Dr. William Monroe, longtime executive associate dean of The Honors College, was named the College’s permanent dean on January 20, 2009. Monroe takes over the post from Dr. Ted Estess, the College’s founding dean, who retired from that role at the end of the 2008 academic year. “The Honors College exists to provide undergraduate students with an intimate, intellectually dynamic environment,” Monroe said. “I look forward to working with our students, faculty, staff, and alumni to develop new ways to build this outstanding community.”
Monroe is already developing several initiatives that promise to strengthen The Honors College and improve its visibility at the University and throughout the Houston area.
On the curriculum front, he has partnered with College faculty to develop upper-division programs that complement the lower-division honors core courses, including the Human Situation sequence, American history, and government. Among these are the Medicine & Society Program, which is designed for students who plan to pursue a career in healthcare, and Phronesis, a program in politics and ethics that should particularly appeal to students considering law school and public administration.
Also new is the Center for Creative Work program, which is aimed at students of all majors who want to enhance their knowledge and experience of the history, theory, and practice of the fine arts. During spring break this past year, Honors College students traveled to Artesian Lakes outside Cleveland, Texas for a weeklong creative workshop as part of the Writers and Their Regions course. The students met bi-weekly and discussed the literature of East Texas (such as William Goyen’s House of Breath and Mary Karr’s The Liars Club) during the semester and used that literature as a window into East Texas culture. At the retreat, everyone pursued individual creative projects by day and then gathered by moonlight to discuss their work and eat—food for mind and body!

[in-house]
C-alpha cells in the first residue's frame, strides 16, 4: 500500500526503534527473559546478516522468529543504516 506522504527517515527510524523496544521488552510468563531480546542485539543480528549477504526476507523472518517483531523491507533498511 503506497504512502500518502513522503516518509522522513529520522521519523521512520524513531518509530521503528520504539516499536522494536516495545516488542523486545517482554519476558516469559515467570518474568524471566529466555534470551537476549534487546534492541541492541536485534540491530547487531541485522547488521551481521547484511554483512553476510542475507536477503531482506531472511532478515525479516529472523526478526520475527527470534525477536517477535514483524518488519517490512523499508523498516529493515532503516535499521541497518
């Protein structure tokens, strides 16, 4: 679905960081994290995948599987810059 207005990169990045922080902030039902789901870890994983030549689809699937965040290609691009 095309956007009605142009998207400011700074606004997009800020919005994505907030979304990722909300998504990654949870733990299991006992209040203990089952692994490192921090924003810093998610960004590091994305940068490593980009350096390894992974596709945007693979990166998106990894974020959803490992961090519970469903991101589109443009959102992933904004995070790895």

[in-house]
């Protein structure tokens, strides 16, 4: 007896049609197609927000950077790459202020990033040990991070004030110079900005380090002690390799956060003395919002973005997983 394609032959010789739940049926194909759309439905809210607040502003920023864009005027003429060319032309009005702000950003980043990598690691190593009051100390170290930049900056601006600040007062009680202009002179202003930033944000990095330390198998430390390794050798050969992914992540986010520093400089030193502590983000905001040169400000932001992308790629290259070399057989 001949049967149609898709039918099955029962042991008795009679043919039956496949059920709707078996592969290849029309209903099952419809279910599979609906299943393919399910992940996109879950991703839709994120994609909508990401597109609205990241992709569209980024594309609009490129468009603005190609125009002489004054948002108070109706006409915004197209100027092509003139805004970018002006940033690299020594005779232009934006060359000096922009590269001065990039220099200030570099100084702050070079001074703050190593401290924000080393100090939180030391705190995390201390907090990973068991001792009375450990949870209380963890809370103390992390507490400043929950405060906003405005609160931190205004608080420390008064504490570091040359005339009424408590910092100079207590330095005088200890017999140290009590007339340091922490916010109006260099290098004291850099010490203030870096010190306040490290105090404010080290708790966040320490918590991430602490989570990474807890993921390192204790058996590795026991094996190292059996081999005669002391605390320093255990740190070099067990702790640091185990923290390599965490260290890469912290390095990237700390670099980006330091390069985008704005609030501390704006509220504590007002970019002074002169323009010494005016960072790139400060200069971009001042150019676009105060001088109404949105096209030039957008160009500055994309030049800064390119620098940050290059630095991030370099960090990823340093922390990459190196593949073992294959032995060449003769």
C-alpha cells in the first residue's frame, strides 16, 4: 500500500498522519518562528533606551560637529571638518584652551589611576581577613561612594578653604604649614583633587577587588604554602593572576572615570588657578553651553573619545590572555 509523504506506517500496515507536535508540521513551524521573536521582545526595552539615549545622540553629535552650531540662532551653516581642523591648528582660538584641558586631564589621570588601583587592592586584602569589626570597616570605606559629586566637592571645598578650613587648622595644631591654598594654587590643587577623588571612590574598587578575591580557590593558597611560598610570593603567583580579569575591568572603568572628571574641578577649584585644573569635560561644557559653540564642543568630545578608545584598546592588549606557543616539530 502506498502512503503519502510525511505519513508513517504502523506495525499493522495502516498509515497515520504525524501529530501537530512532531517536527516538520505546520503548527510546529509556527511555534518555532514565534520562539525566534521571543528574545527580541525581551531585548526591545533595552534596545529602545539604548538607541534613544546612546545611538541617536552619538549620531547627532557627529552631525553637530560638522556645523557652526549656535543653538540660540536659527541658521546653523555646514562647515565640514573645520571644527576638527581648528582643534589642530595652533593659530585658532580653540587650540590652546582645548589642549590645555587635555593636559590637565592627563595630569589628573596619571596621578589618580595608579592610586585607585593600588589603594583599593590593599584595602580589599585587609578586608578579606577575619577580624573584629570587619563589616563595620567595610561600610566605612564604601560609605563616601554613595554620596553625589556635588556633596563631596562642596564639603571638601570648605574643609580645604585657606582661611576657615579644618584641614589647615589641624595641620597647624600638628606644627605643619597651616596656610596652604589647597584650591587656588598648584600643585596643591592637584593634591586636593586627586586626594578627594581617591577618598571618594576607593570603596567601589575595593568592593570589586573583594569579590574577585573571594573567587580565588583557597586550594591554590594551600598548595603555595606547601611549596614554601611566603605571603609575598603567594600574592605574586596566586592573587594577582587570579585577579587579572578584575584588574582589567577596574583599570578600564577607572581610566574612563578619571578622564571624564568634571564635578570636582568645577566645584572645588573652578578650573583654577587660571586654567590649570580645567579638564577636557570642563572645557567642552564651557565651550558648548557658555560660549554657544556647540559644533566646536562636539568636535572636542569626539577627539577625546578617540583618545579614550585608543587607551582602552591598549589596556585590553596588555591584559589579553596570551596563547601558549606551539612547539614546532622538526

Expanding the College’s faculty and student roster is another goal of the new dean. All students at the University who are conducting mentored undergraduate research projects will be extended invitations to join the College, while the College will establish affiliations with roughly 25 of the university’s top faculty members through the proposed Society of Fellows of The Honors College.
The College will also seek greater visibility under Monroe’s leadership. New efforts to market The Honors College will elucidate its central role in helping the University achieve Tier One status while increasing awareness of the College throughout the city and state.
One such effort is the new Honors in the Schools program, which places Honors students, faculty, and alumni in school settings in partnership with teachers and counselors. Those participating in the program will tell the story of The Honors College and present its benefits to some of the area’s most promising high school students.